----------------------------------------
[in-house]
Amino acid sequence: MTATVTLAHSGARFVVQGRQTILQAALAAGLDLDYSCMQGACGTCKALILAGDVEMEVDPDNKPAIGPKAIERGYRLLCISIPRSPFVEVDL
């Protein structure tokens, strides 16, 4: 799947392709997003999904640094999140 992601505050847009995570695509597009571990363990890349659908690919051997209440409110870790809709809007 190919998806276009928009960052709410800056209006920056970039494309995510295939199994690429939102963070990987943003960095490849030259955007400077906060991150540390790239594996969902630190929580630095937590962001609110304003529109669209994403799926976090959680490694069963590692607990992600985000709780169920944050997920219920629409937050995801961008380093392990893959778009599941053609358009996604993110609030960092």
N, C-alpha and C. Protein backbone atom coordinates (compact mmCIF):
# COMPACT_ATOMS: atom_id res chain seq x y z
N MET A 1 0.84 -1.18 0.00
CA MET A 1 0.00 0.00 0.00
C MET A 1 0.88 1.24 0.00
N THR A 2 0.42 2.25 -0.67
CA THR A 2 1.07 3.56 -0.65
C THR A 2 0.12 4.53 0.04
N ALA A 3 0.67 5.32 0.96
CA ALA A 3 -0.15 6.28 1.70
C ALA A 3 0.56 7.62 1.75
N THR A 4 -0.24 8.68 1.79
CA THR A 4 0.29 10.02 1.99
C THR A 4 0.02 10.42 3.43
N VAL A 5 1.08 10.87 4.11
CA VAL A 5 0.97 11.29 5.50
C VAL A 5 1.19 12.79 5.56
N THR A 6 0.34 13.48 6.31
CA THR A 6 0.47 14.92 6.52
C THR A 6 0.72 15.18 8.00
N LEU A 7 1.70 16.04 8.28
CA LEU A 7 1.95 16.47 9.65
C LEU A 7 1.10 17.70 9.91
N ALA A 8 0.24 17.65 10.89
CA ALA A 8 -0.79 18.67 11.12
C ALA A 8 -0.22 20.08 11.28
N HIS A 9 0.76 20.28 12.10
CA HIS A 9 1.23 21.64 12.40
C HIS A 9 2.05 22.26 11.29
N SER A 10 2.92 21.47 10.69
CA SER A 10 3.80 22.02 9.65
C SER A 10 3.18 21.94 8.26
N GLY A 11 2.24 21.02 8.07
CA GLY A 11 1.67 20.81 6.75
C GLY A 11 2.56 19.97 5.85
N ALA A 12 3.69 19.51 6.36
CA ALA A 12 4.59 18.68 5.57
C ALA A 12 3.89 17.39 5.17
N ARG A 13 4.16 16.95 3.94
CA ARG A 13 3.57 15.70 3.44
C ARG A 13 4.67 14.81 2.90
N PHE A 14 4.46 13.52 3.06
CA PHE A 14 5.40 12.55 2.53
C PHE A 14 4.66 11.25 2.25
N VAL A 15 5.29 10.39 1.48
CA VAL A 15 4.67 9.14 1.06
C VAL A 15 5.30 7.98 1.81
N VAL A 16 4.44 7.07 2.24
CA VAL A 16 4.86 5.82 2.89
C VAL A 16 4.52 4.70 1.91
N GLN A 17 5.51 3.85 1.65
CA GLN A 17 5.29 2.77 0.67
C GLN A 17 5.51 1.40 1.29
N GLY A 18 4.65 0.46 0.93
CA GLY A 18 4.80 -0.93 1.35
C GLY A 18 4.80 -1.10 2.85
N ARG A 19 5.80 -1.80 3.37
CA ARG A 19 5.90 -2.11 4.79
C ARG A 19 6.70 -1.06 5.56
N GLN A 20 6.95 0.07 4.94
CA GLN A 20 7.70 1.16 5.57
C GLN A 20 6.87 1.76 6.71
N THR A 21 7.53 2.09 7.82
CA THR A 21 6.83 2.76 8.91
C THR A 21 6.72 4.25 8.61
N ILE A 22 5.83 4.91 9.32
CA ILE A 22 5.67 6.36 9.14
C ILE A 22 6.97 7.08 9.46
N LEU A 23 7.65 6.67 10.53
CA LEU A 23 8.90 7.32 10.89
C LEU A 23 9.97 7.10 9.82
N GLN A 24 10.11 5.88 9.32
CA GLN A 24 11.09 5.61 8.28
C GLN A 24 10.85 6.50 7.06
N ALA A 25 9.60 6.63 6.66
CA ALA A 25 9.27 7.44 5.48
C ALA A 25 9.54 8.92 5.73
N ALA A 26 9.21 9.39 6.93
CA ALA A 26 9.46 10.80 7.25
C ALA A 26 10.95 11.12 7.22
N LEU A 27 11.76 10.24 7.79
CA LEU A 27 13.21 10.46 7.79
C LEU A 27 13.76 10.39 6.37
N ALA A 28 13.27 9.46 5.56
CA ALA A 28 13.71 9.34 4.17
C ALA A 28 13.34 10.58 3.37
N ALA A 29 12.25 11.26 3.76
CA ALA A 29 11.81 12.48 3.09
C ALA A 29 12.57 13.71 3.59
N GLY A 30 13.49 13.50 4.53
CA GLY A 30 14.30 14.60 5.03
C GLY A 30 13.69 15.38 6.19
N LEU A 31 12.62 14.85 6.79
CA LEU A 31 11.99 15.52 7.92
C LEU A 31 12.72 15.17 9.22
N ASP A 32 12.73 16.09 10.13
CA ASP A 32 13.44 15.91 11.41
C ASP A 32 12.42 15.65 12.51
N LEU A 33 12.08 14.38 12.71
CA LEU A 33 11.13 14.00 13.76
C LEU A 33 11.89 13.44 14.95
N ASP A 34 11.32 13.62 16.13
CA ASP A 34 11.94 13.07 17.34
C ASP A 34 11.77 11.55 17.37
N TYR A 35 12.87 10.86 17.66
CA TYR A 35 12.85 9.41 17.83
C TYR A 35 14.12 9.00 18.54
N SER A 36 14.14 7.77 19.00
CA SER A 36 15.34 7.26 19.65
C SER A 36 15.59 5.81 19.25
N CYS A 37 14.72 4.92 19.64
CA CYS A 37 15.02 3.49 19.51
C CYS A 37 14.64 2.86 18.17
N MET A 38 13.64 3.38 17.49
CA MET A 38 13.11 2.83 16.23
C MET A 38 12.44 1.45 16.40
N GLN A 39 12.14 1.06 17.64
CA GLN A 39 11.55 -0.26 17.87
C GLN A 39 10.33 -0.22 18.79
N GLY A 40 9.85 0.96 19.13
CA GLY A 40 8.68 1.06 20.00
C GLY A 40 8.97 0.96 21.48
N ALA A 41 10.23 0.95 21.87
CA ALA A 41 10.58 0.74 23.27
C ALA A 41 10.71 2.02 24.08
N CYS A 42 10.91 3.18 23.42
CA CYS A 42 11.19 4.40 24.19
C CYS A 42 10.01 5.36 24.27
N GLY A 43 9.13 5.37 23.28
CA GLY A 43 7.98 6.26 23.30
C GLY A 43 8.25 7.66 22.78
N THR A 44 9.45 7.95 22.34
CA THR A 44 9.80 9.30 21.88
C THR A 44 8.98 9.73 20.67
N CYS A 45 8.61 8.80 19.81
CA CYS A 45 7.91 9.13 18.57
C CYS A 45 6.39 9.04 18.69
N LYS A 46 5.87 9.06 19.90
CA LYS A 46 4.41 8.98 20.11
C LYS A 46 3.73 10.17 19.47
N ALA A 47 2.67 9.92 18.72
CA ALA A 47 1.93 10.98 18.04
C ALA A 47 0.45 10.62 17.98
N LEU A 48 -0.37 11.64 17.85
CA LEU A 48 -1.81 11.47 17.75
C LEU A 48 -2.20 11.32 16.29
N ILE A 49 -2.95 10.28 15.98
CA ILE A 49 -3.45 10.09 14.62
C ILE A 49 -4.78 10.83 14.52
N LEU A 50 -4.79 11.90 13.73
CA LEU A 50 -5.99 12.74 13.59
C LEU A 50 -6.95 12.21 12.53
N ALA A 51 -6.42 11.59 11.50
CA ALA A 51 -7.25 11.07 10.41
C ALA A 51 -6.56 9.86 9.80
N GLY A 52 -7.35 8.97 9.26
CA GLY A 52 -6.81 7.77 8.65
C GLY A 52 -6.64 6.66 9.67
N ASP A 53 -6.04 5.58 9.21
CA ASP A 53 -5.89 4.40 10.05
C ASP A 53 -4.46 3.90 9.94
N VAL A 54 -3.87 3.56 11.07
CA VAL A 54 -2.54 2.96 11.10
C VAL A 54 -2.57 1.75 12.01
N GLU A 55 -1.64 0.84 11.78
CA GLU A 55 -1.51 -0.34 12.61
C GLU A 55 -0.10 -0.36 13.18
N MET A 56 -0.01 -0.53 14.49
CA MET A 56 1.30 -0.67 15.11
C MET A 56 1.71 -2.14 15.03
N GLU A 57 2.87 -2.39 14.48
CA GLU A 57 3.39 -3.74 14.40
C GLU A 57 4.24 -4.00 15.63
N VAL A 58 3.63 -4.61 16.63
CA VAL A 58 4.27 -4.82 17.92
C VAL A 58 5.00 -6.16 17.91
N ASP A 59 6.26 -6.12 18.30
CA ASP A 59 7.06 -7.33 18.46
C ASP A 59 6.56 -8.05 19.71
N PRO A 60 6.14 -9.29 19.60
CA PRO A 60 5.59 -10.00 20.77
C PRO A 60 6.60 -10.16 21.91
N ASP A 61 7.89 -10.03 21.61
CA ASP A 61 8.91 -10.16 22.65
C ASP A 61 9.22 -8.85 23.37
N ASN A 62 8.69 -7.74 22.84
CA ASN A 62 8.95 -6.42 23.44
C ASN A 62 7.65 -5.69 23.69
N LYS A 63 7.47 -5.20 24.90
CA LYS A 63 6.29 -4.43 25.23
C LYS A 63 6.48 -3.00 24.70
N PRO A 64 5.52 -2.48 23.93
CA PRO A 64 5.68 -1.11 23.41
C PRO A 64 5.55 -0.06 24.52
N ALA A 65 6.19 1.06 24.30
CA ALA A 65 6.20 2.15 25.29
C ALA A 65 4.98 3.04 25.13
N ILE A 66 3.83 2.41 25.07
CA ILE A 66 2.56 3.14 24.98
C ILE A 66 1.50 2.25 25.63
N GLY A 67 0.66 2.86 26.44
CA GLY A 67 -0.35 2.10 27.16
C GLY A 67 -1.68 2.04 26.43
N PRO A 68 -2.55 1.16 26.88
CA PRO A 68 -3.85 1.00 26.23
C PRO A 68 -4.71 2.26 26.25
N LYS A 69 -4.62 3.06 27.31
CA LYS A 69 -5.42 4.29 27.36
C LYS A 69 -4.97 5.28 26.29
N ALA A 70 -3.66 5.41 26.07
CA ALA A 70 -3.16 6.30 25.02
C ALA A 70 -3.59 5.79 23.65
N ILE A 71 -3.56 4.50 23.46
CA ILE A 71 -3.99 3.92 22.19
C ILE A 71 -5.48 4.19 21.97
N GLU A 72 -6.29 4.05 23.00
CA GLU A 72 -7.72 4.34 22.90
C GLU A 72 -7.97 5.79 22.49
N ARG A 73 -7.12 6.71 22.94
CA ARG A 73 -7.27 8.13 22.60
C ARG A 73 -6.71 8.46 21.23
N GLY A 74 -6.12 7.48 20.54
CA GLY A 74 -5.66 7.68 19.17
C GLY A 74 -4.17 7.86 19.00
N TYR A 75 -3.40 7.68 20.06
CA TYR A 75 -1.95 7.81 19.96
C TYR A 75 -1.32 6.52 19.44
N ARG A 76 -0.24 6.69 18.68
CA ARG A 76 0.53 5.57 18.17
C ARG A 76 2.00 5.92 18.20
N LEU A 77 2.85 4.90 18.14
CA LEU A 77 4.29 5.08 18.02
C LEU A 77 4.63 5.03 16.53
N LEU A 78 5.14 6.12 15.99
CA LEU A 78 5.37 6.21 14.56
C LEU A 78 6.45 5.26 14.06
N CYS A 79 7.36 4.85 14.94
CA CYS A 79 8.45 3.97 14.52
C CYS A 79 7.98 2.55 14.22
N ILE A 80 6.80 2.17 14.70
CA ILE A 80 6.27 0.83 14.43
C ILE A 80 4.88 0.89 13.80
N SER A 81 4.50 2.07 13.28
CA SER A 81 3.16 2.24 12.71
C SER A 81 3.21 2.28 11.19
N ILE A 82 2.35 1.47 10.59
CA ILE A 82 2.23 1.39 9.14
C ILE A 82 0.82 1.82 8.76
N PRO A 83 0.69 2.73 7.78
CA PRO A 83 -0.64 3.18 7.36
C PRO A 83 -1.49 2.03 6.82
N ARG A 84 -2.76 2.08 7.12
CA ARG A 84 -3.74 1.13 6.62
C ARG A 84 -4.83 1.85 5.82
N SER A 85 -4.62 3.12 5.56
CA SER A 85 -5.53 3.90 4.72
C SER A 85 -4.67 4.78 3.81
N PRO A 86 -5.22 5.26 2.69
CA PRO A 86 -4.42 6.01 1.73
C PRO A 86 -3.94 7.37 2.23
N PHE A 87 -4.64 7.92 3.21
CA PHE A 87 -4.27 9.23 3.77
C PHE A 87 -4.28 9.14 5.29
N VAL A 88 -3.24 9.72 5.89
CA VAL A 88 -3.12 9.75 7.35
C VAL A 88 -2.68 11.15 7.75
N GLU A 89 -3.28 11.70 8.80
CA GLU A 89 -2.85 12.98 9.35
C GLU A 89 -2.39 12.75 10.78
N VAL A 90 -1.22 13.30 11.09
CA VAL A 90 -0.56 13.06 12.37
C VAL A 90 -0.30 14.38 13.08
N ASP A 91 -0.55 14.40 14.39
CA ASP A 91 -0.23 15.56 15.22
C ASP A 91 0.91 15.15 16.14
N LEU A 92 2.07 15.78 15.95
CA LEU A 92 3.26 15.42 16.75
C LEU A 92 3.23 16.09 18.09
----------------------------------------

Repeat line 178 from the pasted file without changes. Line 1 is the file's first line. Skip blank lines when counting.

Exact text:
CA VAL A 58 4.27 -4.82 17.92